Survey of French CEOs indicates that fewer meetings might ..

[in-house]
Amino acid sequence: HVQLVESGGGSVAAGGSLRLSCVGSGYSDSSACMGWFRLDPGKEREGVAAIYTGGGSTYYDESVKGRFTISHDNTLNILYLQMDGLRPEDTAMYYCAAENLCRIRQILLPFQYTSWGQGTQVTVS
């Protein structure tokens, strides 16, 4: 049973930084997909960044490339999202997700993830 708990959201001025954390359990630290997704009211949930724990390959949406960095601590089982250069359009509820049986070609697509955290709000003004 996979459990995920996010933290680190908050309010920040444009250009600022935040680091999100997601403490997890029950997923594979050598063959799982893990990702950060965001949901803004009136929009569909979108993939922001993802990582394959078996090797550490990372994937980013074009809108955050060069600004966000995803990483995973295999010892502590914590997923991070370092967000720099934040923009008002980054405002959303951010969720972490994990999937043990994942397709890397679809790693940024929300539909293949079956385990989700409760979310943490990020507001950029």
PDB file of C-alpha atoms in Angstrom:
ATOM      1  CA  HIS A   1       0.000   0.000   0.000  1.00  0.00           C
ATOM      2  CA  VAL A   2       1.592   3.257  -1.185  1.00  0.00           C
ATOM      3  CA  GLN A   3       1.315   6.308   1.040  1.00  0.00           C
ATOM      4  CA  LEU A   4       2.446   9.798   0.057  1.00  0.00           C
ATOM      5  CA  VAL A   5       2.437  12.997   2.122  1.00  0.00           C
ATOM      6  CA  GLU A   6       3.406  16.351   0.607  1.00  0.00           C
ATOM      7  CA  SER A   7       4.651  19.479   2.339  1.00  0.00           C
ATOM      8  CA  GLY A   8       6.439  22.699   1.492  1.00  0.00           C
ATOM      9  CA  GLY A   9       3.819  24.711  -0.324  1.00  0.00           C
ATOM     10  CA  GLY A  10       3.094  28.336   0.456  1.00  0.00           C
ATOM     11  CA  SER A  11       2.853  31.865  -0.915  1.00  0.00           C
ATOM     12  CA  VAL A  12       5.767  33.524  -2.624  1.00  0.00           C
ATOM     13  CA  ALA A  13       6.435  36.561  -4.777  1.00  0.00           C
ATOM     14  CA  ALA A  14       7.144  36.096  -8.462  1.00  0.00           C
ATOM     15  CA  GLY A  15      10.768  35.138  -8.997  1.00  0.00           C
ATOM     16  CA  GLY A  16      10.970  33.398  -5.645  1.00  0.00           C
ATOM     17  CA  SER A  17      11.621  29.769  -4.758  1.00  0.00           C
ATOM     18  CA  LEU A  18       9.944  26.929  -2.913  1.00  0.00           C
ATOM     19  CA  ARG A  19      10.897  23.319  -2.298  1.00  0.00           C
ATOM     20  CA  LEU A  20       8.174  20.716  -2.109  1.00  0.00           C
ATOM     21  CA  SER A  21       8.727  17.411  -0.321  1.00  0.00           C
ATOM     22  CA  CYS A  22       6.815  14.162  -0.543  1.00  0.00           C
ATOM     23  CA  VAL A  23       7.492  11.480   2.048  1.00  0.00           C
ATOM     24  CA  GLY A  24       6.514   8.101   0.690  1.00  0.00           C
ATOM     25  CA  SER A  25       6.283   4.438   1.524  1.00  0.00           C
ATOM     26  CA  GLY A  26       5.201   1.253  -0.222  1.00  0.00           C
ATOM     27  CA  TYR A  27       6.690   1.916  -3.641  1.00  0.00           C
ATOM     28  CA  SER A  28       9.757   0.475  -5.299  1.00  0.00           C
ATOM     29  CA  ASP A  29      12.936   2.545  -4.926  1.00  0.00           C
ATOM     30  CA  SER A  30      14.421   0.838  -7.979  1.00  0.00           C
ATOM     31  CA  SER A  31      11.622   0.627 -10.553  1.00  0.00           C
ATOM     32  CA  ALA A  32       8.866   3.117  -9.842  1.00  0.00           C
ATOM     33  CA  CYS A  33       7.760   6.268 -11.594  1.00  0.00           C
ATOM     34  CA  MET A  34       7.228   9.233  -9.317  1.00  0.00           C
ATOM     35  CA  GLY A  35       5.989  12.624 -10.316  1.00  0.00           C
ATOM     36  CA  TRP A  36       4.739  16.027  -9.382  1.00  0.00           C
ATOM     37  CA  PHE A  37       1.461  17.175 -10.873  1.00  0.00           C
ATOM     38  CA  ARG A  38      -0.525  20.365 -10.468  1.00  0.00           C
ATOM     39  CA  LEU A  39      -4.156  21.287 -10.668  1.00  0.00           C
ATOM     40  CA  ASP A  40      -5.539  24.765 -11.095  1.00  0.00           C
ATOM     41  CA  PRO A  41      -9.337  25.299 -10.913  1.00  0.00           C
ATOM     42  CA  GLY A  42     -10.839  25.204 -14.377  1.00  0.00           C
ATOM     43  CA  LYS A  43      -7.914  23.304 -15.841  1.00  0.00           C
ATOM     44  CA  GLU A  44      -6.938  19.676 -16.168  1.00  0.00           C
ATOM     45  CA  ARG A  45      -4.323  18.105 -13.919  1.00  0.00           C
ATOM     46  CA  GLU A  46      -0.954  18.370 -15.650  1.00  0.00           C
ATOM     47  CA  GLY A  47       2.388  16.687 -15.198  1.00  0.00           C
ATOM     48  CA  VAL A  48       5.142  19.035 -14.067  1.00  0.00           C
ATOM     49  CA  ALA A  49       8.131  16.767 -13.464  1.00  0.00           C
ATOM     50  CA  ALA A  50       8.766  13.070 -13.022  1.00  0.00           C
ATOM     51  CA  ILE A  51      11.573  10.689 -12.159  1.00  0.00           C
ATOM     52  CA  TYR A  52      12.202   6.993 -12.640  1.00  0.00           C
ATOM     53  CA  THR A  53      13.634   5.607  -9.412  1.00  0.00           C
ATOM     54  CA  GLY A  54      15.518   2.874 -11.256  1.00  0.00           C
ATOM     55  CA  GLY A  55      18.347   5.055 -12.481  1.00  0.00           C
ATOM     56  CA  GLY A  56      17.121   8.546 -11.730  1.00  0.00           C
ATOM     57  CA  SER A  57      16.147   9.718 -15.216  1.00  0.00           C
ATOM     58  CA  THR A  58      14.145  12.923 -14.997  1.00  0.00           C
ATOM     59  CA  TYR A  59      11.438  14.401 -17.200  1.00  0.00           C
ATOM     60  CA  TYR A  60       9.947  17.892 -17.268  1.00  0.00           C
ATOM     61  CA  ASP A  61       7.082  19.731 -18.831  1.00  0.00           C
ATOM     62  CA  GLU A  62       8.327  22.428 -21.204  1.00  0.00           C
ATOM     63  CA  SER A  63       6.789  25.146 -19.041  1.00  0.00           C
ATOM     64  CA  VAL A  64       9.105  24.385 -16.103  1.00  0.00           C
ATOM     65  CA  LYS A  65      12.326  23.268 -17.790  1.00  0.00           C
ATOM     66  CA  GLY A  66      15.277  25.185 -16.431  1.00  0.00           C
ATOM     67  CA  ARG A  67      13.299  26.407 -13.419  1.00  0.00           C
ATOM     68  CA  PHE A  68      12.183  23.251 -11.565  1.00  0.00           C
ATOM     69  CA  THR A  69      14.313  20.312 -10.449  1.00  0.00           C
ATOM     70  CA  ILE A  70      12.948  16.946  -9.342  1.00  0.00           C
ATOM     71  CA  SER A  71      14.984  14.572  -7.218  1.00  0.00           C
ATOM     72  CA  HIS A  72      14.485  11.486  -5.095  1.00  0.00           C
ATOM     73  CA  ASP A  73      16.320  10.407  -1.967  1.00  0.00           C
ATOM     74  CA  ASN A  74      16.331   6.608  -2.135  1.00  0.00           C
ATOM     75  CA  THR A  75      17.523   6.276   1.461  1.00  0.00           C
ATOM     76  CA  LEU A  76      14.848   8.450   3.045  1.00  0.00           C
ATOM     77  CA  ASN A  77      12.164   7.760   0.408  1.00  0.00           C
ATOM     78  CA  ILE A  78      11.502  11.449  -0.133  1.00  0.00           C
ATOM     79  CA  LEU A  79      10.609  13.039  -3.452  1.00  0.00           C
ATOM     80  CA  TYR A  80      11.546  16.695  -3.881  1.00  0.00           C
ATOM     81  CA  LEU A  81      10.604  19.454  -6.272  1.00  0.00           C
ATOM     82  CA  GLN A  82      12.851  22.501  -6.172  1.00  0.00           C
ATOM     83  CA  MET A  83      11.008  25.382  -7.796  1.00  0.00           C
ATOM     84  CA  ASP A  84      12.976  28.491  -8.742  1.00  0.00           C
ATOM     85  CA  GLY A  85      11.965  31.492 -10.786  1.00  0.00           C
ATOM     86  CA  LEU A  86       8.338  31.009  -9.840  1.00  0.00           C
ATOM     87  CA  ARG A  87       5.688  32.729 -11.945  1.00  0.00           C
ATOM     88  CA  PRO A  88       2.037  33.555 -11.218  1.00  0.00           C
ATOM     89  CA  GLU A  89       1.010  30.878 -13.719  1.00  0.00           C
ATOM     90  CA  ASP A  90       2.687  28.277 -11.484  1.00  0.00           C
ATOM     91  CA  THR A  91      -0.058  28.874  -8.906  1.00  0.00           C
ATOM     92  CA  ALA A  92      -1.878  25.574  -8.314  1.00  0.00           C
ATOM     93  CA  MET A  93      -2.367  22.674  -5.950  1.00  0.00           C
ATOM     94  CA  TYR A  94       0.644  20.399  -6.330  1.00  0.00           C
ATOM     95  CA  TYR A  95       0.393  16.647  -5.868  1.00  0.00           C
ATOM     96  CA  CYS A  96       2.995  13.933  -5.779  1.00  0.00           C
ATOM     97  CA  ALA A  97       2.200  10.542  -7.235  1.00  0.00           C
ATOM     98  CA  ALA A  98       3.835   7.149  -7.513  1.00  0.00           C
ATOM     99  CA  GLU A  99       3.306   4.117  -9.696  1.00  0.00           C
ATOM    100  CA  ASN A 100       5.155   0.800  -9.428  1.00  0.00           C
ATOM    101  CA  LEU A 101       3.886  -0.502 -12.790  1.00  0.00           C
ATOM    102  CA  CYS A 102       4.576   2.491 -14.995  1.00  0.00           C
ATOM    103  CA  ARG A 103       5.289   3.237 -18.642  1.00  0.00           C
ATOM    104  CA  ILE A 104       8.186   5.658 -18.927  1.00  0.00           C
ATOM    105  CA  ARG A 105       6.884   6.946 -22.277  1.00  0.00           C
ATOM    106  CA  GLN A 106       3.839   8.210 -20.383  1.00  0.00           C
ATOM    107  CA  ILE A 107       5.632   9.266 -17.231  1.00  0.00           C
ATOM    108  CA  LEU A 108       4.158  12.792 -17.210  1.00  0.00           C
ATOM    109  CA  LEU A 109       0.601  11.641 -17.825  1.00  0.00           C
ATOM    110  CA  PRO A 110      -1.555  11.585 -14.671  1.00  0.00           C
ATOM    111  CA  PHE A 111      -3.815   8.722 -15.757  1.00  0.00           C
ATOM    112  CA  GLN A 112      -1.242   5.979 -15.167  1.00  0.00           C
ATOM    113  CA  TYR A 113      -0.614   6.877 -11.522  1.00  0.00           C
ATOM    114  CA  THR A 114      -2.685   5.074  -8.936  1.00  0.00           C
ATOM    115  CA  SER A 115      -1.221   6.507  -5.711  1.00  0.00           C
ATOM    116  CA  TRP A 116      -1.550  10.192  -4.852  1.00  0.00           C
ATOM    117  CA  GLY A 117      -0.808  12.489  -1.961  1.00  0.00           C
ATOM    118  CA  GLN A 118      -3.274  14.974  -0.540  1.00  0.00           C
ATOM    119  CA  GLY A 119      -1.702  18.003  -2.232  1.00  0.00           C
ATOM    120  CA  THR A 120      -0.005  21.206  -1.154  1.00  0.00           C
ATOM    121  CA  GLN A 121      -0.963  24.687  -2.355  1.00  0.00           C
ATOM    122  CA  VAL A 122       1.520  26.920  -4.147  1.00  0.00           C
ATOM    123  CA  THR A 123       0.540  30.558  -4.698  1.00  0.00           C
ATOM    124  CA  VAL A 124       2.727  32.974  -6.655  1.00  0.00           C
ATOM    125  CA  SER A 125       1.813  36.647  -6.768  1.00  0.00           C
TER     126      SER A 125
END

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Survey of French CEOs indicates that fewer meetings might actually boost business productivity Meetings harder to arrange with 35-hour week law say French CEOs, yet most say productivity increased in 2002 31 January 2003. As the DTI's public consultation on extending the working time regulations ends today, a poll of 300 CEOs of French companies by productivity improvement specialists Proudfoot Consulting indicates that fewer working hours leads to fewer meetings and, in turn, could be linked to higher labour productivity. The survey found that 43 percent of French CEOs believe management meetings are more difficult to arrange since the 35-hour week was introduced. At the same time only nine percent of CEOs believed productivity fell during 2002, and 61 percent of respondents said they thought productivity had actually risen. Proudfoot Consulting's chairman Kevin Parry says all the indications are that, in France at least, fewer meetings might actually boost labour productivity. "Anyone familiar with French life will know they have a well-known paradox about work: 'travailler moins, produire plus' - the less you work, the more you get done. Now, it seems, we can expand on that theme with: the less often you're engaged in meetings, the more productive you could be." Proudfoot Consulting found the link between meetings and productivity most marked in the retail sector. Here, 50 percent of CEOs said meetings were now more difficult to arrange. However, more than three-quarters (77%) also said they expected productivity in 2002 to increase. Kevin Parry continues: "When the Working Time Directive was first introduced here in 1998, executives complained that it created unnecessary paperwork, added extra cost to businesses and reducing their competitiveness. Our findings from France strike a more positive tone to that debate. "In Britain, the working week in meant to be limited to 48 hours but sixty percent of those who worked longer than this before it came into force still do. If there are fewer hours to get the job done, a higher degree of thought discipline on the part of both managers and workers is needed; the net result is that effort is then focussed on the real priorities for the business." The DTI has been critical of Britain's culture of 'presenteeism'. A recent DTI report found that one in six employees habitually work more than 60 hours a week, with only a third getting paid for the extra hours. Another study from the Chartered Institute of Personnel and Development showed that 75 percent of those who work longer than 48 hours per week admit to making mistakes as a result. Under the government's plan, around 770,000 extra workers, including junior doctors and some transport staff have to be brought within the Working Time Directive's rules by August 2003. Proudfoot Consulting's report is entitled 'Untapped Potential - the barriers to optimum corporate productivity' and comprises 1,357 analyses of companies in nine countries, plus an opinion poll of 2,700 chief executive officers. For more information, visit Media contacts: Andy Turner, Six Sigma PR Ltd: Tel: +44 (0)20 8946 6239 Mob: +44 (0)77 1188 7234 email: Ruth Lanham, Proudfoot Consulting: Tel: +44 (0)20 7832 3600 Mob: +44 (0)79 4058 6123 email: About Proudfoot Consulting: Proudfoot Consulting is a specialist firm of consultants that implements change to achieve measurable and sustainable performance improvements at no net annualised cost to its clients. The firm was established in Chicago in 1946 by Alexander Proudfoot and is now part of the Management Consulting Group Plc, a group of consulting firms operating globally. For more information, visit ------------------------------------------------------------ This information was brought to you by Waymaker The following files are available for download: